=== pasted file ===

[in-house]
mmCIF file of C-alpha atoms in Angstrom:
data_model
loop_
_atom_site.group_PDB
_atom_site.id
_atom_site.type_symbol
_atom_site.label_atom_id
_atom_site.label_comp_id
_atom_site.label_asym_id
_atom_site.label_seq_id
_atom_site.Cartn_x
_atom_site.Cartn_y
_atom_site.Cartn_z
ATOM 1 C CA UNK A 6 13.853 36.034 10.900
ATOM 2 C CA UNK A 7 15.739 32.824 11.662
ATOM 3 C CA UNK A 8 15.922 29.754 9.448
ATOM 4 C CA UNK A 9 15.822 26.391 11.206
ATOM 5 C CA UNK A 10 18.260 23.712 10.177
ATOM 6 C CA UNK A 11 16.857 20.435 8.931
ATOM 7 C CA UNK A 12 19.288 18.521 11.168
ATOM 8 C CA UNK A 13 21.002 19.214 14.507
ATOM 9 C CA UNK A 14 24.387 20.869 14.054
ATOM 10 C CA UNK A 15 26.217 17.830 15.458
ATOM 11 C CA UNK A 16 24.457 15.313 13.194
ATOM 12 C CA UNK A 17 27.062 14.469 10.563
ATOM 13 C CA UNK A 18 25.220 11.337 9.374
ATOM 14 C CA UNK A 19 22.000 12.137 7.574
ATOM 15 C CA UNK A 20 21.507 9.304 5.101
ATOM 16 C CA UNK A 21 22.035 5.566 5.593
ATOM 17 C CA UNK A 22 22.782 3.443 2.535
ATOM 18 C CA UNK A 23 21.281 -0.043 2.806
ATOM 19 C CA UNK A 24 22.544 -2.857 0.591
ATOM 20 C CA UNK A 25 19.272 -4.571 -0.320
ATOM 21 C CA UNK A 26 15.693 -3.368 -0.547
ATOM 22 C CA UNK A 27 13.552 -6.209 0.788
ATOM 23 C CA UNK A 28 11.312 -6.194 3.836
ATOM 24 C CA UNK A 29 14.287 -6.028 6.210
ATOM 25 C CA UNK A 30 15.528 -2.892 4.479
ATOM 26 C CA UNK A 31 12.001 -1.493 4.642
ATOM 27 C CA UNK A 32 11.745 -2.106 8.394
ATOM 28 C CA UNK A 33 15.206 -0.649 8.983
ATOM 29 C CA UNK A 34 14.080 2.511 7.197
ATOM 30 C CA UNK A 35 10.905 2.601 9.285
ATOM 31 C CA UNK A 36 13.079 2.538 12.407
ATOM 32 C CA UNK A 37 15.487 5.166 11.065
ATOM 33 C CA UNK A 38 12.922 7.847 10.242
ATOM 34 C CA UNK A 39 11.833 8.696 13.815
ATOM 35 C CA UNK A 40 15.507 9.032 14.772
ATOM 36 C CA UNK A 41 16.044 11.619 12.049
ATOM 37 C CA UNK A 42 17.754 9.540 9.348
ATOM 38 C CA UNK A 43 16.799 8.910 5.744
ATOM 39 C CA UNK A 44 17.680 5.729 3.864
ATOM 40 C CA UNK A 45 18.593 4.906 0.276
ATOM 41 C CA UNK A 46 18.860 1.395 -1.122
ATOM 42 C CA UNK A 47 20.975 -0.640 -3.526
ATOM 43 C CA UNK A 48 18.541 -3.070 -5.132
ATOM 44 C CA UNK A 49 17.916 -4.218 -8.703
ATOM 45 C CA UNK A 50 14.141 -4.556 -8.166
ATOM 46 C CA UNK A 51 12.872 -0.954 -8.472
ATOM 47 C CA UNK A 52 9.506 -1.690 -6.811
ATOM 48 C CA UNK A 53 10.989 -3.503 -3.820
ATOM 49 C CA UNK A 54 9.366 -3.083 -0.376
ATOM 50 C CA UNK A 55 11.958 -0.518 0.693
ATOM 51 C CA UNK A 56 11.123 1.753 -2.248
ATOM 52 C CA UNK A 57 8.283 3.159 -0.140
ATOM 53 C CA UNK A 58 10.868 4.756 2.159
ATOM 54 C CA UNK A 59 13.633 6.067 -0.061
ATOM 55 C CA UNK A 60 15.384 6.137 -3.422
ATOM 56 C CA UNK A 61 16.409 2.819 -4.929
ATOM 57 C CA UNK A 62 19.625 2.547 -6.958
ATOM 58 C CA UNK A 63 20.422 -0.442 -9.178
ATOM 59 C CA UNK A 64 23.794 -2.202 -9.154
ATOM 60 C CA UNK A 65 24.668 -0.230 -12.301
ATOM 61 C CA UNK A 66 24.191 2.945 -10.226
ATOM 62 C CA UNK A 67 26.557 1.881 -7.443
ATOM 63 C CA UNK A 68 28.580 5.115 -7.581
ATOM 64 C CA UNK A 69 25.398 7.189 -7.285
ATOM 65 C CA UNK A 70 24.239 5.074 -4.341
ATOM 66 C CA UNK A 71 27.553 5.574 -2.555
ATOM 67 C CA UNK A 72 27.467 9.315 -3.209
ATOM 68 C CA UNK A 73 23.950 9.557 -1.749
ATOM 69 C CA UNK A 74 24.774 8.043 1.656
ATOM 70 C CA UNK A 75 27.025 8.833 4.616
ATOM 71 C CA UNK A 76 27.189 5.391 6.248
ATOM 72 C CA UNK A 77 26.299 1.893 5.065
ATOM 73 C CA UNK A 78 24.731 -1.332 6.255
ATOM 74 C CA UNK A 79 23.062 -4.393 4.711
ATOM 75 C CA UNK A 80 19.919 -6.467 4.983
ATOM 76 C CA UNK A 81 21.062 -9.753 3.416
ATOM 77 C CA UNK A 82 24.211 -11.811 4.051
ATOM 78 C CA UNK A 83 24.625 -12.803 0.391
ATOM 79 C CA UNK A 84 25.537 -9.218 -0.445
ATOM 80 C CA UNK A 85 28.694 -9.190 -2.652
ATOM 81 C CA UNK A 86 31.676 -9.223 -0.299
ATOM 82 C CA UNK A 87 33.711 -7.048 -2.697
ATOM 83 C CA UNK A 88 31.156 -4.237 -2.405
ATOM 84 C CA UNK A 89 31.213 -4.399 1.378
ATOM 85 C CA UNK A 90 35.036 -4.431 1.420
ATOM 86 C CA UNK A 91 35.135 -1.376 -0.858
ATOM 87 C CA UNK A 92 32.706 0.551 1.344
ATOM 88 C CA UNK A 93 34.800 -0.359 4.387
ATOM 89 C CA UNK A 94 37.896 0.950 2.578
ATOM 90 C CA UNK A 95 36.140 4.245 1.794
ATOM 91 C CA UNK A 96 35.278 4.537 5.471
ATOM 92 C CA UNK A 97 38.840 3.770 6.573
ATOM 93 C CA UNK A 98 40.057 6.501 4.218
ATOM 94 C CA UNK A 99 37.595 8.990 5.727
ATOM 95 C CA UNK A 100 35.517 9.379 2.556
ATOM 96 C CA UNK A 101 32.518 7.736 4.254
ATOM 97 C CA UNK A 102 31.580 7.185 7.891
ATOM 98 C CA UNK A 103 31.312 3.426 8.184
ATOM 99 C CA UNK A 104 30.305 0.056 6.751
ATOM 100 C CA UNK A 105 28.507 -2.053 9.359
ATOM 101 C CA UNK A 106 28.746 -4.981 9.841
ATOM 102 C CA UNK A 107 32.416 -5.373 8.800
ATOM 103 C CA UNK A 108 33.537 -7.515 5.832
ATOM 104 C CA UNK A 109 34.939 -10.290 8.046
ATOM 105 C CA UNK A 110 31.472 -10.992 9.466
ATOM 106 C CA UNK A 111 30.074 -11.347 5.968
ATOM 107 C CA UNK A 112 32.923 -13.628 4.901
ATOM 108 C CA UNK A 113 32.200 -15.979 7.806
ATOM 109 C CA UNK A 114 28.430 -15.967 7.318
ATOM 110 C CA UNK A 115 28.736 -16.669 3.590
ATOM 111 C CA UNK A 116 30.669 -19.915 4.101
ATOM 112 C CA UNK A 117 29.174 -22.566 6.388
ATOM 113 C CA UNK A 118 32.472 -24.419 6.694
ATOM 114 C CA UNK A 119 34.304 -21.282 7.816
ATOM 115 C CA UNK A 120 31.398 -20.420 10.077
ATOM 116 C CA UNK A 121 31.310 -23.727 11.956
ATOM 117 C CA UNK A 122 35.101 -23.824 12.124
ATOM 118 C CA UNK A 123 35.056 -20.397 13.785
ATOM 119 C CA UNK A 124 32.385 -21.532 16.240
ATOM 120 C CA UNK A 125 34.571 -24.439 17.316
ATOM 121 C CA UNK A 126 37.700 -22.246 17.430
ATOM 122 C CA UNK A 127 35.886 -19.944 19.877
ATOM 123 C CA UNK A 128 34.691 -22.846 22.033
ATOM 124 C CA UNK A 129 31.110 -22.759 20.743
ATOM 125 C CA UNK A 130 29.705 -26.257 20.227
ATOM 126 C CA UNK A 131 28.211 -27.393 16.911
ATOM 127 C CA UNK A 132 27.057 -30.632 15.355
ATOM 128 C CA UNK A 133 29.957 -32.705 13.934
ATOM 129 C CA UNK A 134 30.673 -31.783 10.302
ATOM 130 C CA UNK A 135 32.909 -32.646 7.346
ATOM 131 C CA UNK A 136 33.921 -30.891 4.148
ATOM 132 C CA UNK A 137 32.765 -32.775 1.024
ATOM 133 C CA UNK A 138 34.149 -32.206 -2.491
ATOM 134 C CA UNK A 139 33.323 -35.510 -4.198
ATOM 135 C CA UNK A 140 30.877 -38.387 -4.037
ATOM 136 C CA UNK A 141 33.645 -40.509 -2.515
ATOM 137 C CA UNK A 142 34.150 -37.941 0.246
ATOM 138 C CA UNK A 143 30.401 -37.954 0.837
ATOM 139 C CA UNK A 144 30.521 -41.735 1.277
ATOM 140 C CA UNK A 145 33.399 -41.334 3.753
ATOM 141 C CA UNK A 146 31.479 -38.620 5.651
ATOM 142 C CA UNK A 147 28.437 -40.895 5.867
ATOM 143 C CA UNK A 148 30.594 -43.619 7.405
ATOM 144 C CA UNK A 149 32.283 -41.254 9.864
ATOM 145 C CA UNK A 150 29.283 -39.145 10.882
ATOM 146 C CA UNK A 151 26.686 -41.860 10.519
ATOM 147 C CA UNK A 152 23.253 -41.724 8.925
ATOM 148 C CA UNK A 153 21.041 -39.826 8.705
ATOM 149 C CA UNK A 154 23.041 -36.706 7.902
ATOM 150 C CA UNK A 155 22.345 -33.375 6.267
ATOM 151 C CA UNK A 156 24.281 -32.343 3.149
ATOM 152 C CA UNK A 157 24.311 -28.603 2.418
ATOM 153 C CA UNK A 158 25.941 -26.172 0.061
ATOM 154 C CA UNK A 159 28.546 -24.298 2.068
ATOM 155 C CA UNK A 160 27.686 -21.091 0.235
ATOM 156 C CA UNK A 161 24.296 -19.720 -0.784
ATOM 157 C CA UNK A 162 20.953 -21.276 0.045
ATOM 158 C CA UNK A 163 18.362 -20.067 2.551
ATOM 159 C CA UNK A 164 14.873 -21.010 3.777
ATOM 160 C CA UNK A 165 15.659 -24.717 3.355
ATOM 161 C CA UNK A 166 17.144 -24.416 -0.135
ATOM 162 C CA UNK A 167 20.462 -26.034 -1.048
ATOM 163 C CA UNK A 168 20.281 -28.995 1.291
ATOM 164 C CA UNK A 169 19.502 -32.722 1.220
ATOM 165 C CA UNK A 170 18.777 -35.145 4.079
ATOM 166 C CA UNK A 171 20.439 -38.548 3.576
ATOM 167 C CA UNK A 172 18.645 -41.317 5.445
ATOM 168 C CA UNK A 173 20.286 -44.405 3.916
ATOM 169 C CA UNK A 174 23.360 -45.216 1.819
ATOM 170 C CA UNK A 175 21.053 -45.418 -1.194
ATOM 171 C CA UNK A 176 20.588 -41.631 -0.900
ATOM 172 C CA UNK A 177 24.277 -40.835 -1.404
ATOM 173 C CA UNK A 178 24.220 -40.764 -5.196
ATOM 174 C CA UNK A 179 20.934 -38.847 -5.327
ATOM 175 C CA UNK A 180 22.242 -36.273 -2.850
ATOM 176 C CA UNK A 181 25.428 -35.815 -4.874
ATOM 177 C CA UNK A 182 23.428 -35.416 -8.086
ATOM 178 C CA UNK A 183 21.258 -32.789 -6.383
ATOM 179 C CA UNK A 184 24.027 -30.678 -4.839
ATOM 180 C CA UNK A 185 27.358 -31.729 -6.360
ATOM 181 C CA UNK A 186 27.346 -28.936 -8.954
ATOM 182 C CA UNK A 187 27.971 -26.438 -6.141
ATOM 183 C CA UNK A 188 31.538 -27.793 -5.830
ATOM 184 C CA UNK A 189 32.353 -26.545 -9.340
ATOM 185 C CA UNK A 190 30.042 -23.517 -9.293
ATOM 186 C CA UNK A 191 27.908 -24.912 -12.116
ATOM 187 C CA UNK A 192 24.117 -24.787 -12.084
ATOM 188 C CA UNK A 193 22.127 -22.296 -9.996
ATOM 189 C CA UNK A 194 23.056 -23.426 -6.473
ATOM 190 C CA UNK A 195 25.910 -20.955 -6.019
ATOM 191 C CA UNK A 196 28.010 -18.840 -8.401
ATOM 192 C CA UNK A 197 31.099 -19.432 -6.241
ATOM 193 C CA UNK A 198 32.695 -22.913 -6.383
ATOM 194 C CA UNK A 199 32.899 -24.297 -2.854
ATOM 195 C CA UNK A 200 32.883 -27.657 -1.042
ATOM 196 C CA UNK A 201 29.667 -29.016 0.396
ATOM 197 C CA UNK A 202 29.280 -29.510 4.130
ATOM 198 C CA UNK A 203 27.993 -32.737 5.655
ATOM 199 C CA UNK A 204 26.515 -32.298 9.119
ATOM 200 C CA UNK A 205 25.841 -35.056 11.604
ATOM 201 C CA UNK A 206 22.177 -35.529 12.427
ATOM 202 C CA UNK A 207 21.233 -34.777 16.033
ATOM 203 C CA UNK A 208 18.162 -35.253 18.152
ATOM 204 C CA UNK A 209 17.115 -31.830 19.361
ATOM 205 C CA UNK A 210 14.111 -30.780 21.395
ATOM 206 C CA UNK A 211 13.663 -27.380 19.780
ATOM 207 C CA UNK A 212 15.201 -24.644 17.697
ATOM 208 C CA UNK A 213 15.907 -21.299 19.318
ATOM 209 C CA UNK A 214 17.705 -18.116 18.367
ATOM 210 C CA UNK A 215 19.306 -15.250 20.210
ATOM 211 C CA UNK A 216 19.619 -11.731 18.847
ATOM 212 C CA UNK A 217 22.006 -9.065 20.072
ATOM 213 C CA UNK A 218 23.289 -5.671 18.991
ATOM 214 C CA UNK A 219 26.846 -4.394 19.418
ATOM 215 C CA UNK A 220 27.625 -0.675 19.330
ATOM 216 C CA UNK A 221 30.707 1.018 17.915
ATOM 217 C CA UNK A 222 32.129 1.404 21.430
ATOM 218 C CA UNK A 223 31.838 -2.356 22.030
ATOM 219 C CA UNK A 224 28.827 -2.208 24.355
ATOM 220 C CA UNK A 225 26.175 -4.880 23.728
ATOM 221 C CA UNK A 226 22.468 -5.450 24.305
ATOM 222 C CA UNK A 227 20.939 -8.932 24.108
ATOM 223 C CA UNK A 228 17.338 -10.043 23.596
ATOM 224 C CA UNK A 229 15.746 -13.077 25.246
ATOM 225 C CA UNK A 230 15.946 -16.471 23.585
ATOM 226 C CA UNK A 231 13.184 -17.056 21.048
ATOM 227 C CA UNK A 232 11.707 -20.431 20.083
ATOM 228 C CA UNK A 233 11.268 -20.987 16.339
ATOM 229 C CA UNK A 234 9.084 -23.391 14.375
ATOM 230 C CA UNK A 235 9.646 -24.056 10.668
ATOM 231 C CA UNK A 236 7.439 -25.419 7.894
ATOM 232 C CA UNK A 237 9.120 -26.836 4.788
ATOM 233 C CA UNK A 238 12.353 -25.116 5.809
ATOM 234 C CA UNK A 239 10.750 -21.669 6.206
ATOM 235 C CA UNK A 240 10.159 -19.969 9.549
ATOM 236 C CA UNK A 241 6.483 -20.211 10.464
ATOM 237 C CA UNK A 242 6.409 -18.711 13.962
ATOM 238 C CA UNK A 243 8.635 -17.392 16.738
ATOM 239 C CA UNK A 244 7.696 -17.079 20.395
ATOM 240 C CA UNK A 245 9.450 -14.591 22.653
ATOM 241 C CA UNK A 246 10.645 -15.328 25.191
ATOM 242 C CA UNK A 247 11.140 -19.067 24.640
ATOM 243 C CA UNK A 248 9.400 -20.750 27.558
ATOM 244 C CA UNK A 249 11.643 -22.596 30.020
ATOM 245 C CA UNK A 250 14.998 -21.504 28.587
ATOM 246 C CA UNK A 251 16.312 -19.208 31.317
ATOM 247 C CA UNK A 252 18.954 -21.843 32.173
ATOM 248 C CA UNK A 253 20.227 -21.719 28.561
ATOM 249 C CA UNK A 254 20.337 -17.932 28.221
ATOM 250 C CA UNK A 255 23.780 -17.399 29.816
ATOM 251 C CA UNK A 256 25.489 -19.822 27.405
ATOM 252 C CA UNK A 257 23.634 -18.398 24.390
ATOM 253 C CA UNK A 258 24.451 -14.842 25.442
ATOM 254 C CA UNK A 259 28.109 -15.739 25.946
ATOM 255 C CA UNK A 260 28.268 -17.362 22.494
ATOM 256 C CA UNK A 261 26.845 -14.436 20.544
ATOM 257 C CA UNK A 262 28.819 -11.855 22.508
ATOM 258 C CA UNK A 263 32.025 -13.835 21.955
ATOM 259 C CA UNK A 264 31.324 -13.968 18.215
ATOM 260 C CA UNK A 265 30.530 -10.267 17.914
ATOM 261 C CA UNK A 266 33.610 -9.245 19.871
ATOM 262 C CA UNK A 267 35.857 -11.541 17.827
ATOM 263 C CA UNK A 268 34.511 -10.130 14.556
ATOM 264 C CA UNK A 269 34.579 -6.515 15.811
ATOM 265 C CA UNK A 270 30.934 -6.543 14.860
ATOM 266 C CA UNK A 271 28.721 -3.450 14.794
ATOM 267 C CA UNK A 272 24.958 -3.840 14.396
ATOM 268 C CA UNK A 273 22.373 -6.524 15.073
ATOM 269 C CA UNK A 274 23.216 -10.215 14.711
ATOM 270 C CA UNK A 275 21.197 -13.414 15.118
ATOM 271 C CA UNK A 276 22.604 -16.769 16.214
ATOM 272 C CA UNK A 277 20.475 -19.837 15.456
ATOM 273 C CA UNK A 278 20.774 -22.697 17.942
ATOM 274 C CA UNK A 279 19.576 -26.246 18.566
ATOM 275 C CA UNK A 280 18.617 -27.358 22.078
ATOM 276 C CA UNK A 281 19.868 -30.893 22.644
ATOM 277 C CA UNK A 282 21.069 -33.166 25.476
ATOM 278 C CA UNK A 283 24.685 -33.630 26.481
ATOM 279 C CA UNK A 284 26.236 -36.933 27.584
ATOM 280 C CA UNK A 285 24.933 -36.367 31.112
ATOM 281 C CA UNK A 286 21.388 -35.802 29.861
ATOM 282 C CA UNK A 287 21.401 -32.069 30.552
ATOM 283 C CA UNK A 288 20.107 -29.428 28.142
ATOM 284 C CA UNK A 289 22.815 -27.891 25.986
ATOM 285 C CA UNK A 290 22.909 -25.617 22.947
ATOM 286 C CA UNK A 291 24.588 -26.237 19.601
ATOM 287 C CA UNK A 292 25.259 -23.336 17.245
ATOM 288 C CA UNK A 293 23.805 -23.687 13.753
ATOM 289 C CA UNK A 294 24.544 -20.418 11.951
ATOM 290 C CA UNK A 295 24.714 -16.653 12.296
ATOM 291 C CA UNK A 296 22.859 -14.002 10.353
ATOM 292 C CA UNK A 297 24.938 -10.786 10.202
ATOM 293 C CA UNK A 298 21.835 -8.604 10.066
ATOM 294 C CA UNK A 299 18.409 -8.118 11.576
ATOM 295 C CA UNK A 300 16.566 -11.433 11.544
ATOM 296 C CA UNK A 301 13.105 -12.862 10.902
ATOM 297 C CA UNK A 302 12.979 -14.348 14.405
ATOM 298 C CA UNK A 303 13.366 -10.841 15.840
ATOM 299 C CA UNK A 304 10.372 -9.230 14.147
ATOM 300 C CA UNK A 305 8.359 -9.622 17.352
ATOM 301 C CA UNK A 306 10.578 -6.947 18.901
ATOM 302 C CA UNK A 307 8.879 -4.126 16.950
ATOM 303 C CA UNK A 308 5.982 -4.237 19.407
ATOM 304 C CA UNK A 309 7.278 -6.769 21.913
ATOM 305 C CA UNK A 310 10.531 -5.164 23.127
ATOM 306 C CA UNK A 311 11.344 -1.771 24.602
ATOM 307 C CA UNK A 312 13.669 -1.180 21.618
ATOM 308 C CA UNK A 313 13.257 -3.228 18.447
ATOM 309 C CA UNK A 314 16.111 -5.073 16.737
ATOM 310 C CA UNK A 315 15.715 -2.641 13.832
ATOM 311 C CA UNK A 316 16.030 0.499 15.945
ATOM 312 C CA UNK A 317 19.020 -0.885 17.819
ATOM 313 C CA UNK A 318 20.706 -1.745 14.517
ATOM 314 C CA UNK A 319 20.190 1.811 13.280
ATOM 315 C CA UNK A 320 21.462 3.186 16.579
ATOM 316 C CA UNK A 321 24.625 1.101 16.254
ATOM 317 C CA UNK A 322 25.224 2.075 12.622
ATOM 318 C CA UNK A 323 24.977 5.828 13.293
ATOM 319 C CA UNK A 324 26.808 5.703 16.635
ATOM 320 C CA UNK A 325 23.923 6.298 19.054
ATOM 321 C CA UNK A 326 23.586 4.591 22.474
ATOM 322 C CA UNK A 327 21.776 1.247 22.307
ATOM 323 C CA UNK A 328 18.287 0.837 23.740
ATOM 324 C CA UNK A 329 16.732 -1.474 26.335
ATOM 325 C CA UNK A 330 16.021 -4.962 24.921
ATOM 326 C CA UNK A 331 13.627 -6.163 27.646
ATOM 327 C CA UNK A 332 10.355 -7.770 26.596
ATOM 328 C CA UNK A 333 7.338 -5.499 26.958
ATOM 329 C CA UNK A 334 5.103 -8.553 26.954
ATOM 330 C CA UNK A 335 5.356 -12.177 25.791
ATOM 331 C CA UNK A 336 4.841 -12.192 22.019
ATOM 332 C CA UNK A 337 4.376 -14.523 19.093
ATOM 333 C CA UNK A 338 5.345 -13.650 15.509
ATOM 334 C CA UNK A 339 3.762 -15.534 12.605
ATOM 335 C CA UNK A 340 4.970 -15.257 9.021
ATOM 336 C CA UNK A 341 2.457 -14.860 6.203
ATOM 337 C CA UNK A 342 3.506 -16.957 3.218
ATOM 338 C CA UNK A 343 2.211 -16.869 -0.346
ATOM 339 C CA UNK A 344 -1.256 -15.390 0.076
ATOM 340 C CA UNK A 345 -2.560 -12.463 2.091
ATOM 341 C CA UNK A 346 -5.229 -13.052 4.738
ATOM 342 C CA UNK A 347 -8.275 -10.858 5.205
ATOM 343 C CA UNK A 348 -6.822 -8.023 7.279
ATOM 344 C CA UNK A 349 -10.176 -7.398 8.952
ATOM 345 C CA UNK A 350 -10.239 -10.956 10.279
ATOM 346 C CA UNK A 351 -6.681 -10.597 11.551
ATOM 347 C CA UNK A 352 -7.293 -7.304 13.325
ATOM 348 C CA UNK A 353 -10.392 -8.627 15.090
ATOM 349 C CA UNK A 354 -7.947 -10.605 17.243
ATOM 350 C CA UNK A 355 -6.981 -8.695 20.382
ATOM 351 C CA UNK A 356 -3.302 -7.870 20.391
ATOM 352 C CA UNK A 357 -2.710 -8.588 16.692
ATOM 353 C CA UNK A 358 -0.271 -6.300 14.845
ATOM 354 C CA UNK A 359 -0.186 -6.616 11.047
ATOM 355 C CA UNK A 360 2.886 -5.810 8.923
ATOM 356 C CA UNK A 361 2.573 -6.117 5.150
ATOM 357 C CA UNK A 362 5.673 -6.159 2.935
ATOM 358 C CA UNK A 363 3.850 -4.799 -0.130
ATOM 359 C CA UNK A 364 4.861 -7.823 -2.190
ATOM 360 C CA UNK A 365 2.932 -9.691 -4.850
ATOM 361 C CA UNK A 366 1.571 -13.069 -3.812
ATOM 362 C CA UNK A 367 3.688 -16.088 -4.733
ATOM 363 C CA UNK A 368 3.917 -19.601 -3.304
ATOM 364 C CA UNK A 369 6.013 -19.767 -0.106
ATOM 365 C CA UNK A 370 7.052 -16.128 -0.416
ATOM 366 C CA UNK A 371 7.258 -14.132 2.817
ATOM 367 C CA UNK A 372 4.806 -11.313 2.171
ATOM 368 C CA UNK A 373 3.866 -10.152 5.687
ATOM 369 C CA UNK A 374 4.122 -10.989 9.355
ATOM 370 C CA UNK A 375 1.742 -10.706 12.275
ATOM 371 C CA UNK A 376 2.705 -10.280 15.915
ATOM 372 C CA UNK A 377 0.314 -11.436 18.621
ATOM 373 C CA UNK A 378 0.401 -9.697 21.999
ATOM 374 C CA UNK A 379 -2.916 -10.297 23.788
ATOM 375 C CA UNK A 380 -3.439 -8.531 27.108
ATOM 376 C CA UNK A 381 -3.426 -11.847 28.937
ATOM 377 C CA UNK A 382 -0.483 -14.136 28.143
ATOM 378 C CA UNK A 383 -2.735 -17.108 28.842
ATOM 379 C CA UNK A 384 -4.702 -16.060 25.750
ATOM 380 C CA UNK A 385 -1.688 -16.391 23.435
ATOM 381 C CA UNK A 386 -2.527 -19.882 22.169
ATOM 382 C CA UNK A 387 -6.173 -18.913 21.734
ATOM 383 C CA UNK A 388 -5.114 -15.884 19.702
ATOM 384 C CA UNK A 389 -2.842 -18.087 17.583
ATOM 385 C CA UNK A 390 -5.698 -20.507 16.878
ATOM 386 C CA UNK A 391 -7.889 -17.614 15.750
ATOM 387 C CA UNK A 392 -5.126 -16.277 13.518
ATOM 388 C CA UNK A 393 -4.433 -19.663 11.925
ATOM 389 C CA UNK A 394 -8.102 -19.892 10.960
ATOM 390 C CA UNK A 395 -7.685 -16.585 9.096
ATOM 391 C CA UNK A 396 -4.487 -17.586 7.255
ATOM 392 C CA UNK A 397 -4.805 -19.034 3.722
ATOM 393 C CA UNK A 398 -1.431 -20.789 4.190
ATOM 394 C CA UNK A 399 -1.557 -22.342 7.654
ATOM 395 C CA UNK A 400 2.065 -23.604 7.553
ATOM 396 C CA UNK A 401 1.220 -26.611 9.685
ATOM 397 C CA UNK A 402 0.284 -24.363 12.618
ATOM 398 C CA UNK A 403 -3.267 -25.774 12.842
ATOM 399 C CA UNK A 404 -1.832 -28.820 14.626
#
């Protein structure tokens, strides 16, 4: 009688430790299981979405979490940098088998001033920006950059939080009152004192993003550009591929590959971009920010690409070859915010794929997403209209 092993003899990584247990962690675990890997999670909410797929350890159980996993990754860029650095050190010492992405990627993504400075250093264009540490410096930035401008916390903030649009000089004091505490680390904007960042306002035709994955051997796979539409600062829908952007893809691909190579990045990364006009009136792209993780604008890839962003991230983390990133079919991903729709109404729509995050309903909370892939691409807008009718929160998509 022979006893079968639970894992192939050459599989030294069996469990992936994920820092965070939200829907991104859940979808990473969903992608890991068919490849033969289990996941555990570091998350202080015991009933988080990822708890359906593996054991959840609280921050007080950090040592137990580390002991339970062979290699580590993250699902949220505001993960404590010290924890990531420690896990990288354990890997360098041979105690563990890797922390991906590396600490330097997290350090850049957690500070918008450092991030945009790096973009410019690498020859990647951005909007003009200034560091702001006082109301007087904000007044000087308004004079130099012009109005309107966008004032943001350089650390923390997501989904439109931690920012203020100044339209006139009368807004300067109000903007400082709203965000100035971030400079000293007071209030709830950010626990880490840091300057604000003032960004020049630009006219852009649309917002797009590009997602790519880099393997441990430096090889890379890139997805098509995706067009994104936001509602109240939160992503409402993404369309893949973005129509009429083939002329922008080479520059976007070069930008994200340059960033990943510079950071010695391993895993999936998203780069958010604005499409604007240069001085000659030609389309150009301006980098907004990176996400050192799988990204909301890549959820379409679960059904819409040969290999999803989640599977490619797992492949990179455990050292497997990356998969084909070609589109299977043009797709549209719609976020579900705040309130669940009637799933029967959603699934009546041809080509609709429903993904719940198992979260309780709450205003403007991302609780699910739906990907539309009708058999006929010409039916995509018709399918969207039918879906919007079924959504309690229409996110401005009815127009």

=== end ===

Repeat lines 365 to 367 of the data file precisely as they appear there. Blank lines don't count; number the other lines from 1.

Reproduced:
ATOM 351 C CA UNK A 356 -3.302 -7.870 20.391
ATOM 352 C CA UNK A 357 -2.710 -8.588 16.692
ATOM 353 C CA UNK A 358 -0.271 -6.300 14.845